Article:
"oh yeh... Mum used to send us out as kids and we'd catch 30-40 little parrots in nets.. hard work cleaning those ones for the pot.. what ever we could get..that's why the Kingies were better.. they were bigger and you didn't have to catch as many....or a few Tealies (ducks)."..... they carried small bore shot guns or 22 short rifles...

"Beautiful eating".....he said with a dreamy glazed over look in his eyes and a smile....

it was a surprise as he'd never told us those "small bird eating" stories about his farm days when we were kids,...

nice to know they're good tucker though...;)
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Old January 5th, 2013, 04:53 AM   #12 (permalink)
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yay we used to eat moms special burnt weeenie sandwiches...it was depressing food indeed. All I remember dad and grandpa talking about was after WW2 and they never wanted to see a dead chicken on a plate ever again. My dad is now 75 and still wont eat chicken. Ive been fortunate and not had any traumatic events in my lifetime. None I didn't sleep thru anyway
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Old January 5th, 2013, 04:59 AM   #13 (permalink)
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Fried Luncheon is a delicacy where I grew up.
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Old January 5th, 2013, 05:07 AM   #14 (permalink)
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We had bread cut up into small pieces and put into a bowl of milk.
we had something similar all the time. instead of bread, it was dry cornbread crumbled into the milk. i still have a hankering for it now and then.
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Old January 5th, 2013, 05:15 AM   #15 (permalink)
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same here .. fried luncheon or fried kabana,etc... was a favourite around here too..

never thought of it as.. "poor food"...you'd often eat it for a taste...even when you could afford better... ;)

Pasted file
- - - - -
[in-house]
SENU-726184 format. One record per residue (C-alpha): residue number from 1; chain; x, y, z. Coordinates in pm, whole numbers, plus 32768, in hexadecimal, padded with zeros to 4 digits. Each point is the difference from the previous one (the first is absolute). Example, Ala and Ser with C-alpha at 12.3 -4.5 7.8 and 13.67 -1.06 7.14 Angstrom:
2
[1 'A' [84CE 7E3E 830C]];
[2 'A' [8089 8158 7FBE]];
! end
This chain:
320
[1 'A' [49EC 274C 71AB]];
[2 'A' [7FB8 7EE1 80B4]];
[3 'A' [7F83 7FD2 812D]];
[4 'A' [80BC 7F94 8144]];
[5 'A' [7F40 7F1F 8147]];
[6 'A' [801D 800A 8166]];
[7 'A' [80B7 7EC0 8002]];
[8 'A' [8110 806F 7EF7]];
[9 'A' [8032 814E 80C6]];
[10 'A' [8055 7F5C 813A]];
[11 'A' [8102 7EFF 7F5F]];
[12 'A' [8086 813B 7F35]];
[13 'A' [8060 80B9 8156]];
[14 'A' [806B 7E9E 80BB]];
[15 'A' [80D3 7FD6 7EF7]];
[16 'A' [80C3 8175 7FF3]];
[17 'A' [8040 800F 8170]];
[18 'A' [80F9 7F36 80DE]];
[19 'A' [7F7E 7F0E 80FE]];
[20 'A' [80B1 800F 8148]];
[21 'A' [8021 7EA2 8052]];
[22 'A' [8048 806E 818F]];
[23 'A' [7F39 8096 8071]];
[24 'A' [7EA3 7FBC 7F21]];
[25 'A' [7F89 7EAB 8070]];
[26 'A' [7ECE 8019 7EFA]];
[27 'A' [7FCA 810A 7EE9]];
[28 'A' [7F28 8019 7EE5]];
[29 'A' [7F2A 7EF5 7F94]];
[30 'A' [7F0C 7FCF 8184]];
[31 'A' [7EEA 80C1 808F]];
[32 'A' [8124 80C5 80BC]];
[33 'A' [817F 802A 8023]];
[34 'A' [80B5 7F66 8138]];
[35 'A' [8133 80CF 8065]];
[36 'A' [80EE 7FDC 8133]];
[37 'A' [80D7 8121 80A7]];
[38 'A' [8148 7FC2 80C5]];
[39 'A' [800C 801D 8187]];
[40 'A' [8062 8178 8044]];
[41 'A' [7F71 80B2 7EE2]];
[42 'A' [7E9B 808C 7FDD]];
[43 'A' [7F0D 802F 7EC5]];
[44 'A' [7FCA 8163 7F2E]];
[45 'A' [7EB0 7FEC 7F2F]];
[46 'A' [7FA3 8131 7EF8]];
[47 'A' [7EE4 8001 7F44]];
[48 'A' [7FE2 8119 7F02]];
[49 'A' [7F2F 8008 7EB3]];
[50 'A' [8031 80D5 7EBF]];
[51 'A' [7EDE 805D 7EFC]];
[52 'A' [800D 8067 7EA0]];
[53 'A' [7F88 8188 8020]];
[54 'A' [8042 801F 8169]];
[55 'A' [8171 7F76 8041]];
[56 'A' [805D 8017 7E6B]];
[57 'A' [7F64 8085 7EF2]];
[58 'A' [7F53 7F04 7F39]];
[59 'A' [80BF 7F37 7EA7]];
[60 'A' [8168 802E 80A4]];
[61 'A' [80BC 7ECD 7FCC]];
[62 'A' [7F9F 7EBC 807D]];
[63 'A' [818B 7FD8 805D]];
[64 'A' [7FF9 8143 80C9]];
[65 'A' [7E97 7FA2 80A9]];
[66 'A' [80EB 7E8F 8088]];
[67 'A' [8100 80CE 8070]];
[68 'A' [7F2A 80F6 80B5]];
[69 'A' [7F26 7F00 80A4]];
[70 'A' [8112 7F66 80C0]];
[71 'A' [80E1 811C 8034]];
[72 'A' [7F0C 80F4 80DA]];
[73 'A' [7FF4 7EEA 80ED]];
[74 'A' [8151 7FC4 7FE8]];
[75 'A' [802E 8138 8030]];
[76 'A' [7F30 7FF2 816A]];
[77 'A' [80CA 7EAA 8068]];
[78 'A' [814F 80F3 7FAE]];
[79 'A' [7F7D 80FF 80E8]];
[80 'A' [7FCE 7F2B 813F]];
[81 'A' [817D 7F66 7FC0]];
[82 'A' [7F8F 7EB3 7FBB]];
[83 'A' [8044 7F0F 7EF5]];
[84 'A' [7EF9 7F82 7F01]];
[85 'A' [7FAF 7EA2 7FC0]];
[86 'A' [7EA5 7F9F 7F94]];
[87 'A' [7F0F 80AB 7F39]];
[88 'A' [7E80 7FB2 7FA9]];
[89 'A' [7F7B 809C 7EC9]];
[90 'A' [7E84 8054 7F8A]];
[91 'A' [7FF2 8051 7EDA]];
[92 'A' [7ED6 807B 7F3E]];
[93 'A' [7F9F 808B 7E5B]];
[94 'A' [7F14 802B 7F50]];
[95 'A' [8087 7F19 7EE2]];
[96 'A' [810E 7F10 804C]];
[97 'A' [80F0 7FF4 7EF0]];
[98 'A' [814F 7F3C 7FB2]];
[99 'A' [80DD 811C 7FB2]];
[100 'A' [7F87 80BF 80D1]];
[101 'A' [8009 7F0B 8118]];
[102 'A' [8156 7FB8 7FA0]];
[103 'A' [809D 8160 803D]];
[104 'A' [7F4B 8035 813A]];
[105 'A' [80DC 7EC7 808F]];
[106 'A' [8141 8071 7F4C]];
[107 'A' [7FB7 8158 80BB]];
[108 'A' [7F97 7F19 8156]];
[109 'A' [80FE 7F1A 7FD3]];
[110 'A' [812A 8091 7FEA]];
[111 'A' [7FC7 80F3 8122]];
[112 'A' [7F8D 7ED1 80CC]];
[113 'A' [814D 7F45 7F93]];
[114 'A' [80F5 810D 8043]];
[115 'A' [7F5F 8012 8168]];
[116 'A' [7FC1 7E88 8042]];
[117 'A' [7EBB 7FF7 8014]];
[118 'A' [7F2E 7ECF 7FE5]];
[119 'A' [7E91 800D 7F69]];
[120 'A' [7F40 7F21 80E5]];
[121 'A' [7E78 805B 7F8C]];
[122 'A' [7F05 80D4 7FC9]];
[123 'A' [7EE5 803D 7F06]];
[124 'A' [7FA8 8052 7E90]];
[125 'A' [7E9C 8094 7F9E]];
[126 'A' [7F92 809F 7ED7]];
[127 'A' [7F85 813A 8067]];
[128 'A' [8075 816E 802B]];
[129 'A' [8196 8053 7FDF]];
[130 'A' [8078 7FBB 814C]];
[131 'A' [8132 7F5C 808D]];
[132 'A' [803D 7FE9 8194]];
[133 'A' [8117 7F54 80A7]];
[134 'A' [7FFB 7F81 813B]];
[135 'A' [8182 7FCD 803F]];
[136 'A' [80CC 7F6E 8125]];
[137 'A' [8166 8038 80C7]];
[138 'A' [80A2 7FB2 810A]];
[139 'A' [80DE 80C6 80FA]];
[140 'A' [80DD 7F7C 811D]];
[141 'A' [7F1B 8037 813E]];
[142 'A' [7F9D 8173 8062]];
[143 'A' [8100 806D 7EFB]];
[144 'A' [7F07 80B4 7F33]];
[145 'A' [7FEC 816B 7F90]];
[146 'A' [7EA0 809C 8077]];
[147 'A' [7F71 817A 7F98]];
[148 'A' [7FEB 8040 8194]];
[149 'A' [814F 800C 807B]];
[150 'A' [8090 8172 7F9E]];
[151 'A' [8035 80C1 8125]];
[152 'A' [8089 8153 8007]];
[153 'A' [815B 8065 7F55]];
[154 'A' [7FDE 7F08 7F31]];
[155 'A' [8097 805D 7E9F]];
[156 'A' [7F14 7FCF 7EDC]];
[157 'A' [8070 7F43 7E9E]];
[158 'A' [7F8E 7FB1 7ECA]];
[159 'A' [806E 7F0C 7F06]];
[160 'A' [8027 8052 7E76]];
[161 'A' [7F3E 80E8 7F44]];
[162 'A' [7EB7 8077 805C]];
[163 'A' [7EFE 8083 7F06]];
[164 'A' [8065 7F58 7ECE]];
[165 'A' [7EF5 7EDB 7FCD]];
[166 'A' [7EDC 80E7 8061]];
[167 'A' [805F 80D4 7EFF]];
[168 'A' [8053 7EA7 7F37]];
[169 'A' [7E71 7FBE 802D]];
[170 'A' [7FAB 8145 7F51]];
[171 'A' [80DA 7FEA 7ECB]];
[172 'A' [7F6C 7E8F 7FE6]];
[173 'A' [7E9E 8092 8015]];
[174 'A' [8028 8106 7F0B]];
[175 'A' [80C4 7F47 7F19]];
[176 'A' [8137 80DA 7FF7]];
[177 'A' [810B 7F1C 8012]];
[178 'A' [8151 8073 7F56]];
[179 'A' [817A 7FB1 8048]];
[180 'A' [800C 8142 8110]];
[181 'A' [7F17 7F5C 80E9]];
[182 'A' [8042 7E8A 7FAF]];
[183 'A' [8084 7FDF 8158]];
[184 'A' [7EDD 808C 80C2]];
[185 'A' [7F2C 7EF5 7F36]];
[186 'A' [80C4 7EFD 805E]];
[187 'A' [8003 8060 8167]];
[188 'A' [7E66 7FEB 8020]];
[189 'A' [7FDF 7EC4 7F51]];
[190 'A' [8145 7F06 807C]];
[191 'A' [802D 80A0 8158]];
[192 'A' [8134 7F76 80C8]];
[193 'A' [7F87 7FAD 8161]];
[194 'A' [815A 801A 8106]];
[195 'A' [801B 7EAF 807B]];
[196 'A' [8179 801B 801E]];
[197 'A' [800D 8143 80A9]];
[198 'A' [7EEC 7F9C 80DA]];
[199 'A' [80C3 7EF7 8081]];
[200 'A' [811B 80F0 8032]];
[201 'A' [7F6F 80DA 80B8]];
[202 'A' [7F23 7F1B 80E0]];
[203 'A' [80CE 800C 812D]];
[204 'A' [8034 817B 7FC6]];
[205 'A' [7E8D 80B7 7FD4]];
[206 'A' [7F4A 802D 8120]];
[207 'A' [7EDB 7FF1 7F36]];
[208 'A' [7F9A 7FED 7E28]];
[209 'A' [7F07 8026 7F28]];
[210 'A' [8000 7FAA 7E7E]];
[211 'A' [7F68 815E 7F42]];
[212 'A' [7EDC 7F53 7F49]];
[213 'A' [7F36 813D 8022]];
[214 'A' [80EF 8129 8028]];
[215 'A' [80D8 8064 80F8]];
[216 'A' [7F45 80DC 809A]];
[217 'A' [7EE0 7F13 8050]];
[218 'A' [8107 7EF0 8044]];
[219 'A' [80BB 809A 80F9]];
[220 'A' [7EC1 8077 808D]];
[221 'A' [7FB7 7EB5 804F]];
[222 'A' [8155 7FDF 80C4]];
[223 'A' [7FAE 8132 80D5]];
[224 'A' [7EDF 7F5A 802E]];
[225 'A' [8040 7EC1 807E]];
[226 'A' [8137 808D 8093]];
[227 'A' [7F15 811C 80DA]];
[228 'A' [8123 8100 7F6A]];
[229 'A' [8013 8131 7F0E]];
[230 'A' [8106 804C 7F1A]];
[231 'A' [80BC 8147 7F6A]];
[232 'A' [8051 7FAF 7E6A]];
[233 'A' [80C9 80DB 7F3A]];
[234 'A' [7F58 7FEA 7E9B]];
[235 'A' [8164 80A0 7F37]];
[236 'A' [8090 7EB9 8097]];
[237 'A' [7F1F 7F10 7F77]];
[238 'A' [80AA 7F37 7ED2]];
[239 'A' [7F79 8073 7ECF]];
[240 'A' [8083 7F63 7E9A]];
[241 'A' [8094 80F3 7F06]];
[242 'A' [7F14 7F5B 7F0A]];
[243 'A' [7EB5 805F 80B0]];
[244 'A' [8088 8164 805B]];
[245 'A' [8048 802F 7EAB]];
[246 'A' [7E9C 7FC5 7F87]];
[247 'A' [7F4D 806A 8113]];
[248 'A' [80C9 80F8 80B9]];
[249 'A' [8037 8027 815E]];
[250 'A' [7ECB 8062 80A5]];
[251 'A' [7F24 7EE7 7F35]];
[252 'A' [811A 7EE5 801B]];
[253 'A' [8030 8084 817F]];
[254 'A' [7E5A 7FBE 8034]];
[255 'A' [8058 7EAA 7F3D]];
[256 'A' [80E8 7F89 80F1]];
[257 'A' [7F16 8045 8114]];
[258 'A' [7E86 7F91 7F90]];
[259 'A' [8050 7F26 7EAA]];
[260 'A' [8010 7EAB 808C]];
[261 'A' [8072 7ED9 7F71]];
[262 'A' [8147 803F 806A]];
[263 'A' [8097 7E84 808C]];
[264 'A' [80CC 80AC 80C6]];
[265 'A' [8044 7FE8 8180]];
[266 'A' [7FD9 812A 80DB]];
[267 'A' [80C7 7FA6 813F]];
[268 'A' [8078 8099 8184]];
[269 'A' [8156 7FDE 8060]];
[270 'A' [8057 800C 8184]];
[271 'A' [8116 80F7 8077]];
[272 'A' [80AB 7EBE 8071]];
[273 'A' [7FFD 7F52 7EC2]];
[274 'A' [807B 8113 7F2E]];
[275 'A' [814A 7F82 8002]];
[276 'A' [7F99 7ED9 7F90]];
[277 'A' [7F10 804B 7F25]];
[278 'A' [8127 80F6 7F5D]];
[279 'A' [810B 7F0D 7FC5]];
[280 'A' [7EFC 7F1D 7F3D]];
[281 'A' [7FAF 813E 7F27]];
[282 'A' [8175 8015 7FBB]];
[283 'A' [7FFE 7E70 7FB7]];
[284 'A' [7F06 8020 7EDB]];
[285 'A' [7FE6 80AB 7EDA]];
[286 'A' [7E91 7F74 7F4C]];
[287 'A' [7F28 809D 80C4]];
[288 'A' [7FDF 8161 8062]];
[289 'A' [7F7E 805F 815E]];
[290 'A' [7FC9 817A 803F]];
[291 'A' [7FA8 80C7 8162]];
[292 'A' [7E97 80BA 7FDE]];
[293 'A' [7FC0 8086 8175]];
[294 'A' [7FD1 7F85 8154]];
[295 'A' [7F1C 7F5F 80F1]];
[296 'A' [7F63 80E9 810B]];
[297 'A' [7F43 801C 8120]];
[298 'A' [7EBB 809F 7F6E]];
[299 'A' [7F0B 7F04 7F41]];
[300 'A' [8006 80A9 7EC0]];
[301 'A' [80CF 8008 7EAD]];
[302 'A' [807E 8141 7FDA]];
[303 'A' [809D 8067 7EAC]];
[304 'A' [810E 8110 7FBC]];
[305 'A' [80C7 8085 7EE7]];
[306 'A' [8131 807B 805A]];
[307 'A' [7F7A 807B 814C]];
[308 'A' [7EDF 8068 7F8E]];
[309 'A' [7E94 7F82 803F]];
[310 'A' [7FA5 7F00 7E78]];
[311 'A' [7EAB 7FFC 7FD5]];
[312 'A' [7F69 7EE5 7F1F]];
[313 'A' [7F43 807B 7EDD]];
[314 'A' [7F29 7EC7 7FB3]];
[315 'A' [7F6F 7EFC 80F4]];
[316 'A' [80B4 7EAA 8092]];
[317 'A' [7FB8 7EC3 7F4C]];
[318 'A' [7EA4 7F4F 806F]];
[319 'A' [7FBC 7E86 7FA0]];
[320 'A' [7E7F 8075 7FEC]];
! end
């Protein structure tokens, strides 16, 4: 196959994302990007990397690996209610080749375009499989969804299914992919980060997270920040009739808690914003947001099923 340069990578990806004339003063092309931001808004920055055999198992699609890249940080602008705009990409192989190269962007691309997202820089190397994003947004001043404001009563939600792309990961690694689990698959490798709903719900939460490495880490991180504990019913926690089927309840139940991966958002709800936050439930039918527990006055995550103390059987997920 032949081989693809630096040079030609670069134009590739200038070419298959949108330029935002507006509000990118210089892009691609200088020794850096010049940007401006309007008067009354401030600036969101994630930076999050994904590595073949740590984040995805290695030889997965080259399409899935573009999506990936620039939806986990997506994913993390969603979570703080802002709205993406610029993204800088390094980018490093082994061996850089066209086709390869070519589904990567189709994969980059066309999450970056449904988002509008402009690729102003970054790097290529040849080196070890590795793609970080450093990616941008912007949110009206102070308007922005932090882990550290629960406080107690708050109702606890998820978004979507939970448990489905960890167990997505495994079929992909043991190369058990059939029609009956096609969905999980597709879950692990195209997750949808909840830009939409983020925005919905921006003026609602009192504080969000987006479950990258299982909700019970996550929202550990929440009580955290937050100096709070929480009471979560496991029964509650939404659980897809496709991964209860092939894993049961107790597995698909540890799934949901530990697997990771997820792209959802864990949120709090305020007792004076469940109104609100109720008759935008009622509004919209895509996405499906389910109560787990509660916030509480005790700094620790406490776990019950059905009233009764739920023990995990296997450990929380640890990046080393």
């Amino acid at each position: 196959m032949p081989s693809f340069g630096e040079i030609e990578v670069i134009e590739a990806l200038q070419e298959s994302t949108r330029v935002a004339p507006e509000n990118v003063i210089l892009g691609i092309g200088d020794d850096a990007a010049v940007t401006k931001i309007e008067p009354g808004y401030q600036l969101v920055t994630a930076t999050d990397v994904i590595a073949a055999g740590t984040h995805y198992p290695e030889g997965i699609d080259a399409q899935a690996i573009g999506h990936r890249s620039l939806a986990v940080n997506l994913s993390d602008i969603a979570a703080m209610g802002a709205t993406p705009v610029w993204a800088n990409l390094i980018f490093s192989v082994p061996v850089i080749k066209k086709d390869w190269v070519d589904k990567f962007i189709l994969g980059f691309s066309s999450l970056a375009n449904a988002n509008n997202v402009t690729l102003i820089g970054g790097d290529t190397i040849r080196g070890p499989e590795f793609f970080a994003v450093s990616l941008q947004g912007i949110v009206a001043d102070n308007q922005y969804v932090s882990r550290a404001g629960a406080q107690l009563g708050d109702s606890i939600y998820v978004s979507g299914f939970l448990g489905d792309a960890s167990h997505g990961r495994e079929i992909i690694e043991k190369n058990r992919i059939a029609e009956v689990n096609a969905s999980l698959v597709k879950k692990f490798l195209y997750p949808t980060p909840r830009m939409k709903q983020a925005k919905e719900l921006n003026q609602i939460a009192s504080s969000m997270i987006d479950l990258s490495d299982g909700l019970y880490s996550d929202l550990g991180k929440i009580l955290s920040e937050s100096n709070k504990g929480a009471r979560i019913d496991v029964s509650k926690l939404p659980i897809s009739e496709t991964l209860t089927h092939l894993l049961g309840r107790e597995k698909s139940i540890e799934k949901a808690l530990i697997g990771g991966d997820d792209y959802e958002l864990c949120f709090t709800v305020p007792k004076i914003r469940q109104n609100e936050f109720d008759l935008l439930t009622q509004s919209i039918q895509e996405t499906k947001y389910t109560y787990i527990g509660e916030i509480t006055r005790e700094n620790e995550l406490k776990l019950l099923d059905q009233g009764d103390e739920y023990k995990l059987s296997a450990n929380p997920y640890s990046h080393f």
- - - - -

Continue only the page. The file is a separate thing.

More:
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Old January 5th, 2013, 05:26 AM   #16 (permalink)
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Seeing various things "crumbled into milk" reminds me of the only dessert we had as a kid a bowl of rice with milk and raw sugar sprinkled on top.
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Old January 5th, 2013, 06:05 AM   #17 (permalink)
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Bread & dripping for my folks as well. Both were farming families & they had produce of their own, but I know wild rabbit was the main meat. Catchin' em was the kids job.
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Old January 5th, 2013, 06:15 AM   #18 (permalink)
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I was born in 1956- never had a steak till Iwas 17. Still ate a healthy, mostly vegetarian diet, and was fit as fiddle through sports and after ( and before) school jobs.Most Aussies at the time were not wealthy enough to eat meat more than 2-3 times a week.
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Old January 5th, 2013, 07:01 AM   #19 (permalink)
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Yup, bread-and-gravy was what my grandma called it, and we had it anytime we had a meal with a roast (i.e., not your 'steak-cut' of meat). I'll still have it today when SWMBO isn't looking (white bread with gravy is not a healthy food according to SWMBO). We also had fried bologna ... grandma would score the edges so it would lay flat in the pan.

It occurs to me that a lot of great foods derive from cultures or times when meat was scarce. Asian dumplings (or the East European version that used cabbage leaves as the covering) ... PoBoy sandwiches (so much bread, so little meat) ... hell, even sushi rolls (there's hardly enough meat in two rolls to give it taste, but eat two rolls and you're filled, at least I am).
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Old January 5th, 2013, 07:05 AM   #20 (permalink)
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Yeah I remember the bubbled in the middle, cut around the edge , fried bologna, yummy